Hey kids, TPing is not a crime!

Last Tuesday, very early in the morning, some locals spent

considerable time and effort to toilet paper (TP) more than 60 trees

on the median of Mesa Verde Drive West. Farther down the street after

it turns into Placentia Avenue, words were TP'd on the hillside at

Fairview Park. There are conflicting reports about what was written.

I have heard that what appeared was a combination of "freshman die,"

"'03," "sailors" or "Dad -- please buy more TP."

It's all part of a back-to-school tradition.

Bright and early the next day, the city cleanup crew was on foot

and in cherry-pickers pulling the TP off of the trees.

But wait -- there's more! The next morning, the TP bandits struck

again. This time, they TP'd not only the median of Mesa Verde West,

they also decorated the trees on both sides of the street. The total

amount of TP'd trees could easily have topped 100.

And later that morning, the cleanup crew was out pulling down the

offending paper.

I know that there are a lot of folks who believe that TP bandits

should be sentenced to a year in line at the DMV, but I'm not one of

them. Any teenager will tell you that TPing a house, for example, is

not a random act of violence but a carefully planned and executed

mission perpetrated on someone they like.

Kirsten Miller, 14, is the daughter of good friends Kathy and Dave

Miller. Kirsten may or may not have ever TP'd a house but either way,

she is qualified to discuss the matter. So, I asked her how some kids

might choose the victim's house.

According to Kirsten, the process is not rocket science.

"Sometimes, it's a matter of who has a good house to TP," she said.

Kirsten reported that one group of kids once went to TP a house only

to find that someone else had beaten them to the punch.

My friend and colleague Marisa Luiso told me that when she was a

teenager and her friends had a slumber party, anyone who was invited

but did not appear was subject to a TP party.

It may come as no surprise that parents are often in on the plans.

Kathy Miller, who would never, ever condone such behavior -- no way,

no how -- said that she knows of moms and at least one dad who have

driven the getaway car.

Miller doesn't see TPing as vandalism and neither do I. "It's not

malicious. It's a normal step for teenagers."

Vandalism is the kind of act that is mean and which has the

possibility of permanently altering or destroying the object(s) of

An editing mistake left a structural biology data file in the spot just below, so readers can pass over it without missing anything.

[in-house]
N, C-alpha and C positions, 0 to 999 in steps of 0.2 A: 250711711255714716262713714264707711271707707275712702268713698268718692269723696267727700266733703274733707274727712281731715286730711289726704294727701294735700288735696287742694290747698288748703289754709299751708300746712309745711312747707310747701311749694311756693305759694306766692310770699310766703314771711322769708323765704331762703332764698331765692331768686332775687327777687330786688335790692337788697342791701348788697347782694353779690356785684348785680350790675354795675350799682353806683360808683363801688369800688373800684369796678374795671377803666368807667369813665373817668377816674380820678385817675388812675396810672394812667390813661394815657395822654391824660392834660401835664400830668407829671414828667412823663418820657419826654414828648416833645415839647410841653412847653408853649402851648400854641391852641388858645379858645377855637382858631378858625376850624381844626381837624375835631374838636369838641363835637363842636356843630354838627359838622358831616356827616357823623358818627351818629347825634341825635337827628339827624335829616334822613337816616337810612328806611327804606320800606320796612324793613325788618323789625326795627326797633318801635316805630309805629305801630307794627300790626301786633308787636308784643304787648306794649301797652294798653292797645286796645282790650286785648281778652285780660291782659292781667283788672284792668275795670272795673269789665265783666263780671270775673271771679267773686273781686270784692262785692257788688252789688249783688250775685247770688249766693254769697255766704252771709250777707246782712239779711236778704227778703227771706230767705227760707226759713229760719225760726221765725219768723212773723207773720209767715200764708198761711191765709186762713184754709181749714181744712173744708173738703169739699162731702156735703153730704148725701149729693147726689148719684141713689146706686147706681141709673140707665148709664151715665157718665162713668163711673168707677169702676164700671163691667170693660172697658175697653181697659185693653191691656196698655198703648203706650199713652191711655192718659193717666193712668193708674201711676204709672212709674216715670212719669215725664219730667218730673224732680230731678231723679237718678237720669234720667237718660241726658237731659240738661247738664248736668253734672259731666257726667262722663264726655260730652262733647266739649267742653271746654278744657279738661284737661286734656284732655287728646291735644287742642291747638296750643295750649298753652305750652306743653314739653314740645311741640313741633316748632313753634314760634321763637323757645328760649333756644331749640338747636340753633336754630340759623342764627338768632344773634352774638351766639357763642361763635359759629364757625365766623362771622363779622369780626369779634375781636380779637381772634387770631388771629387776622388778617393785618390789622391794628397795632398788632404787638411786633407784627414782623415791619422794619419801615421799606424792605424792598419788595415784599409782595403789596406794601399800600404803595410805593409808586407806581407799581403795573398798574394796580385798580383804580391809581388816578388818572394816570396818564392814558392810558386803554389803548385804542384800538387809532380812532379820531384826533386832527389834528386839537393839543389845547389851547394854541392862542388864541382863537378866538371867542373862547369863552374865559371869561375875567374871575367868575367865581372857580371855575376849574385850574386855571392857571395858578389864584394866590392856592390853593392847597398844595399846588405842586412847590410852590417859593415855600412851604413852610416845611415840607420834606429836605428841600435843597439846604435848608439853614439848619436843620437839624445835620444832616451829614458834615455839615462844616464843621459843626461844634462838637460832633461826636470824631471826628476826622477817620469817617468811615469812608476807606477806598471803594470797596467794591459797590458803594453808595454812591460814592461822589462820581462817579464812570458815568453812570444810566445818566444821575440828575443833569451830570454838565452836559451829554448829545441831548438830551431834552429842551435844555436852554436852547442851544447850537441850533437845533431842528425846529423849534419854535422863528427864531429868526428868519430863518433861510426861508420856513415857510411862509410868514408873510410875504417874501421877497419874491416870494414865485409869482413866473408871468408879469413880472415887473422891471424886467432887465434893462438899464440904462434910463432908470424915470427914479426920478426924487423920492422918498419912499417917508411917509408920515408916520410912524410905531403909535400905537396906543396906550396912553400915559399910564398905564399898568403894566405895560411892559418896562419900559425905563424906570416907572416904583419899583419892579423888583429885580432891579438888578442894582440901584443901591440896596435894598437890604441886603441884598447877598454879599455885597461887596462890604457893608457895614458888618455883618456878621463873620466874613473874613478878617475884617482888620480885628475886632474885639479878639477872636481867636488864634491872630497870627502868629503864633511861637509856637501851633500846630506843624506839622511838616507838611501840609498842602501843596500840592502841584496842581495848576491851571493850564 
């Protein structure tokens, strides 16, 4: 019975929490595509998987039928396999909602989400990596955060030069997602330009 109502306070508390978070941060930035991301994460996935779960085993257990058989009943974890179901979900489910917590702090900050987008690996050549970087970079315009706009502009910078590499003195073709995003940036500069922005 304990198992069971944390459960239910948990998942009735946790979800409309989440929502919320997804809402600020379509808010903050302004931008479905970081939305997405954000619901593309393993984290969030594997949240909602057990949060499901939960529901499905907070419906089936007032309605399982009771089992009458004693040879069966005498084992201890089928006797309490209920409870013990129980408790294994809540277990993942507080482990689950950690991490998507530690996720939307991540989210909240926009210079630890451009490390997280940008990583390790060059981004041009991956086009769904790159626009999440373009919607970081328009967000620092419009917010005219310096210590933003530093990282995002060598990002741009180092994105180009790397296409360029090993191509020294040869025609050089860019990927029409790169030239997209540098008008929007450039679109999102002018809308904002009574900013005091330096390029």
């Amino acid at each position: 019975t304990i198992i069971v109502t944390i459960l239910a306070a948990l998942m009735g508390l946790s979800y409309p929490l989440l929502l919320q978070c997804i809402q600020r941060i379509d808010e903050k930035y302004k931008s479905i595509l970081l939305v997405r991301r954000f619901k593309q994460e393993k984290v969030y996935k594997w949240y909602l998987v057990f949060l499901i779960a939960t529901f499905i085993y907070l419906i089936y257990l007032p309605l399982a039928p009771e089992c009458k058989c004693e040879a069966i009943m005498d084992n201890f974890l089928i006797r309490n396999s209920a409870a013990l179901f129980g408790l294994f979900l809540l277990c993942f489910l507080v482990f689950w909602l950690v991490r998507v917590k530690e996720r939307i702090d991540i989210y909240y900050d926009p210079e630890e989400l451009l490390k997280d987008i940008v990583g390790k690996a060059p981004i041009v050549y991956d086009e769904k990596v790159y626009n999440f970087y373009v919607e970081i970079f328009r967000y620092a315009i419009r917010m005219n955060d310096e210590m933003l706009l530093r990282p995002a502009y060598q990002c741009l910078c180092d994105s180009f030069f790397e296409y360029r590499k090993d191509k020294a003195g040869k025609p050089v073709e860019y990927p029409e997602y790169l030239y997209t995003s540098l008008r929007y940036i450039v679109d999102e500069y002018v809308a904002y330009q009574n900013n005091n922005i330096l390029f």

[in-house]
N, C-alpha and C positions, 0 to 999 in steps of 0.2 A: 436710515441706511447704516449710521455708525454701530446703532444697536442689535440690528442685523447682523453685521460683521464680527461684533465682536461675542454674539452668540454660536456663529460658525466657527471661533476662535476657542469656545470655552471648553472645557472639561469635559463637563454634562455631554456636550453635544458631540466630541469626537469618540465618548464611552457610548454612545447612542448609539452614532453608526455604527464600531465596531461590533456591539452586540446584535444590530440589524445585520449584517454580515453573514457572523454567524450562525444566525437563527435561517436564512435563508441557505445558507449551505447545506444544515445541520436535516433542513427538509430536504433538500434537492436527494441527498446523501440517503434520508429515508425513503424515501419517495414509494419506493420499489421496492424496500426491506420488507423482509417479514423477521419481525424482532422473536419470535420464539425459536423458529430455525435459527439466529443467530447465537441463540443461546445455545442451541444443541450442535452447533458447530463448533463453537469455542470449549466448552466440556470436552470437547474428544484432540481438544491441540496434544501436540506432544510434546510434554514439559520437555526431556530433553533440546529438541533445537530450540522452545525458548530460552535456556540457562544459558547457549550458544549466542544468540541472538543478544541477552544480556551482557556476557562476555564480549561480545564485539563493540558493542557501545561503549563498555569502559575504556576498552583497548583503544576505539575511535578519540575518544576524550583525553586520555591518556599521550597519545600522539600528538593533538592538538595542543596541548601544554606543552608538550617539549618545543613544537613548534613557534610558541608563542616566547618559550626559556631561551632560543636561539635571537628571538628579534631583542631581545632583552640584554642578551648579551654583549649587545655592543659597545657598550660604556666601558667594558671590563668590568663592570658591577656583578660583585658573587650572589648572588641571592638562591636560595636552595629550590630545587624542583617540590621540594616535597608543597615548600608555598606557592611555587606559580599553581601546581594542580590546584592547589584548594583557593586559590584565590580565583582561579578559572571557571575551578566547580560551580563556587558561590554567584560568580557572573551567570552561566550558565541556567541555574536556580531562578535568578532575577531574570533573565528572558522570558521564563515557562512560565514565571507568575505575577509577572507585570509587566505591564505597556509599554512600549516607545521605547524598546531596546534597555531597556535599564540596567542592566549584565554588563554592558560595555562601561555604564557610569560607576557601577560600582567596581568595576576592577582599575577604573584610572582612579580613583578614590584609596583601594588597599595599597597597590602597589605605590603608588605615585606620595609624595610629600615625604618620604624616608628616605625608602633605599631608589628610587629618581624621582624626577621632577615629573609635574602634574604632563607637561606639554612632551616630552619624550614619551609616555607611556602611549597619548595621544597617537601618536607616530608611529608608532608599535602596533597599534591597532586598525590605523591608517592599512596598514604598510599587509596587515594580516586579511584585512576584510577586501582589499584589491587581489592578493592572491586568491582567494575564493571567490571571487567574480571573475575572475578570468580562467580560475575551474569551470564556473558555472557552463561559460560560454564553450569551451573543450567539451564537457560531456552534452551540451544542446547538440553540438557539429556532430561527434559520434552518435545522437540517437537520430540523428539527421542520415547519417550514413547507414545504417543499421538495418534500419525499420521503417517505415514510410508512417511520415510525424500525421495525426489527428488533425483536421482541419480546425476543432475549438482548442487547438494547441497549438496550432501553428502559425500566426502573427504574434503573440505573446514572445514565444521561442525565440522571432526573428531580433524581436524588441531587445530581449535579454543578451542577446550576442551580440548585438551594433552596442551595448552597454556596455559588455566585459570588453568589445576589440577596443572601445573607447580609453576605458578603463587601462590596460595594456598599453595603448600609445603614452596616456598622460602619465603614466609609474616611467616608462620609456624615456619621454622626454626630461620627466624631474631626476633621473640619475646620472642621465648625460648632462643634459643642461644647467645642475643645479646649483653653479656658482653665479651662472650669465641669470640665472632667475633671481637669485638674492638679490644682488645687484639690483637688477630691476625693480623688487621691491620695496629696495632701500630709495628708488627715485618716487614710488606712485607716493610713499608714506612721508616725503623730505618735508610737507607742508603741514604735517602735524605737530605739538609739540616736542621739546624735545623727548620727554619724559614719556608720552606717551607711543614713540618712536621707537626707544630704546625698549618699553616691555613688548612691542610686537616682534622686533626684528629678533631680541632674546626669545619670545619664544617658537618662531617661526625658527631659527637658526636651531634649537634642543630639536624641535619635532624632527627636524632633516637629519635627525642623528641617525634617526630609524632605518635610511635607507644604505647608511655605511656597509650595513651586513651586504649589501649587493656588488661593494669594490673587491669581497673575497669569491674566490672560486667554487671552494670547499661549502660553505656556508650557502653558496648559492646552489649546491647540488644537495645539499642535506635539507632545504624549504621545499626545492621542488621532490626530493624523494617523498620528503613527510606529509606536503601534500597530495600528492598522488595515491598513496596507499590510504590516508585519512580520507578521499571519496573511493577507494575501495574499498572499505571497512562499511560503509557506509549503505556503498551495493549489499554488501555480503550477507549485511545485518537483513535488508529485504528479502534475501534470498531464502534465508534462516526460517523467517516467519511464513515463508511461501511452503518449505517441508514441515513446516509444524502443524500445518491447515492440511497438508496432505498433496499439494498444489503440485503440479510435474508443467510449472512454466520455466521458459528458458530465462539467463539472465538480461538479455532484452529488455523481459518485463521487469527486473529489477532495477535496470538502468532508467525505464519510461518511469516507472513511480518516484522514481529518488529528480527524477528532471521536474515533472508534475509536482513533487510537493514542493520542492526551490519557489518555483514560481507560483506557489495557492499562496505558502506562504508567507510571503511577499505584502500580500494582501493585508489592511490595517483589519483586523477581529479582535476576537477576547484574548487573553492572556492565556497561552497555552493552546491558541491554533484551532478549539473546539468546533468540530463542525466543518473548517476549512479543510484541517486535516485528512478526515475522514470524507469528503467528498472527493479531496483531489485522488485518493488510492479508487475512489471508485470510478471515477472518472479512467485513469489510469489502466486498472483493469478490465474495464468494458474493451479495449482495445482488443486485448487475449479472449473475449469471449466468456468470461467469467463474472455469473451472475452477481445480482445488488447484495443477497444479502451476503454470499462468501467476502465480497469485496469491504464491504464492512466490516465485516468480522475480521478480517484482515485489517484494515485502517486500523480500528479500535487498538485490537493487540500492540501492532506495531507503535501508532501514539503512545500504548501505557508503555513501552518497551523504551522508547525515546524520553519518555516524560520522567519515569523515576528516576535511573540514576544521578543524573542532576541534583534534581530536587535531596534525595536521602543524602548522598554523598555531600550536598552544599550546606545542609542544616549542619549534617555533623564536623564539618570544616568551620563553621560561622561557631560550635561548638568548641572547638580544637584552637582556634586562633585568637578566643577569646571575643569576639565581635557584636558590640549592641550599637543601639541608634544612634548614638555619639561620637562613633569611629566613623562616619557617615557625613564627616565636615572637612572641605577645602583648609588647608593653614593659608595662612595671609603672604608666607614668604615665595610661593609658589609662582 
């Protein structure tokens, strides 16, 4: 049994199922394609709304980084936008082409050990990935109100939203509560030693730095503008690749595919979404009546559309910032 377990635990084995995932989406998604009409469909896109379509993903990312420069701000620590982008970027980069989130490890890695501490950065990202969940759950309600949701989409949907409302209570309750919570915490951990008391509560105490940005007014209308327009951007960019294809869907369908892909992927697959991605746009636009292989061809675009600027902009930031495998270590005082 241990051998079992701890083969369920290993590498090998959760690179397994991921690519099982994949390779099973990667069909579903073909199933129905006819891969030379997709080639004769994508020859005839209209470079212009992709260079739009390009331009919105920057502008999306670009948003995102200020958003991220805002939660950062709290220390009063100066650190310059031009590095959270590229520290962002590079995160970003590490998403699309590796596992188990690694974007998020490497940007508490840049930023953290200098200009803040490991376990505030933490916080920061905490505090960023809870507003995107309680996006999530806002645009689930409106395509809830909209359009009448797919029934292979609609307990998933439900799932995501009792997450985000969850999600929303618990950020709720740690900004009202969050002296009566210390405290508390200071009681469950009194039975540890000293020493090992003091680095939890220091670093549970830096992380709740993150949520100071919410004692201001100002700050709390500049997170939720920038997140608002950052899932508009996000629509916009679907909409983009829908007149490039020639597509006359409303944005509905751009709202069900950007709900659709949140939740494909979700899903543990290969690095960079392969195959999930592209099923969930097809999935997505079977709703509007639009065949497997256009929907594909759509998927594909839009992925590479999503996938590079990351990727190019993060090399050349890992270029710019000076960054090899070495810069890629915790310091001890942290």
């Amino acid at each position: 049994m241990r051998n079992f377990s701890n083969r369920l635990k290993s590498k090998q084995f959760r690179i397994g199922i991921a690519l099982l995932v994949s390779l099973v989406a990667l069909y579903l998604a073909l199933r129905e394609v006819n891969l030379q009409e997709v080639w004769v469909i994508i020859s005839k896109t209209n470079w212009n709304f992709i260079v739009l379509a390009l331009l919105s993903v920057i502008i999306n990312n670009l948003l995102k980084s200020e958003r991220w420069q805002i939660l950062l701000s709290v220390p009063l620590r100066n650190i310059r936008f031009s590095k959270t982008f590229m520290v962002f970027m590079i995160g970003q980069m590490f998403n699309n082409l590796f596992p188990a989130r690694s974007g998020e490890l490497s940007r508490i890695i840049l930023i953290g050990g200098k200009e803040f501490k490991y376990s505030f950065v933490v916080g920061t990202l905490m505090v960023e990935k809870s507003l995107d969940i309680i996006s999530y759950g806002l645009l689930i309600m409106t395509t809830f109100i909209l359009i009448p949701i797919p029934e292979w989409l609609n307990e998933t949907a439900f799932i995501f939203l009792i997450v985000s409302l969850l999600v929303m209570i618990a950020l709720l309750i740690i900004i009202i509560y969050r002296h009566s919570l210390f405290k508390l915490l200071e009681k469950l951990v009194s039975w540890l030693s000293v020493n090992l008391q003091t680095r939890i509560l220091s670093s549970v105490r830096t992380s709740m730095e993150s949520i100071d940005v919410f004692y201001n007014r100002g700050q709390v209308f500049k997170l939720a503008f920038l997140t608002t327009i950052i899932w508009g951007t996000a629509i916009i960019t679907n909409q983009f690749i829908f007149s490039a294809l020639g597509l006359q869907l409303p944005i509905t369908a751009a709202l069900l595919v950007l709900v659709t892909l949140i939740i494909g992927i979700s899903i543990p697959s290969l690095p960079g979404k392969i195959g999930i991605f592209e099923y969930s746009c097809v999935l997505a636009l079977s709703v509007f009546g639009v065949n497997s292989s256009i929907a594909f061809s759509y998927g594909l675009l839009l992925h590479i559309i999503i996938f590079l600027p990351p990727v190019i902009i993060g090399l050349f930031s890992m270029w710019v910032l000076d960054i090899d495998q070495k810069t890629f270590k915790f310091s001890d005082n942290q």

the action. That's not a legal definition, that's my take on it.

I will grant you that maybe TPing 100 trees is over the top and I

don't really like the thought of my tax dollars being spent to remove

TP from trees, but it's also important to take the long view on these

matters. On the list of potential acts of vandalism, whether it's one

tree or 100, TPing does not make the cut. Besides, there are better

ways of dealing with TP'd trees than to send a crew and equipment out

to remove the paper.

City muckety-mucks will disagree and they'll do their best to find

out who is responsible for these acts. But before they go questioning

the usual suspects in high schools, I'd research whether there are

any Navy Seals or Army Rangers living in the area because I believe

these amazing, premeditated acts of hilarity in the wee hours of the

morning could only be executed by people with top-notch military

training.

I don't know who TP'd the trees but the feat was remarkable. It

ranks right up there with the Cal Tech football game stunts of years

ago when they substituted cards for the card stunts or sent a rocket

blasting out of midfield at halftime.

I don't think we should pin medals on the members of the TP party.

But honestly, I am in awe of how much they accomplished two mornings

in a row without being detected.

Finally, I must admit to one lingering thought. Why, I wonder, if

this act has been performed in the past on the same trees at the same

time of year, was there no one posted near the trees that morning?

That person not only would have caught the bandits, the cost of his

or her wages for a day would have been far less than that of the

cleanup crew.

I may be out there next year waiting for them. But don't expect me

to make a citizen's arrest -- I'm bringing my camcorder.

* STEVE SMITH is a Costa Mesa resident and freelance writer.

Readers may leave a message for him on the Daily Pilot hotline at

(949) 642-6086.

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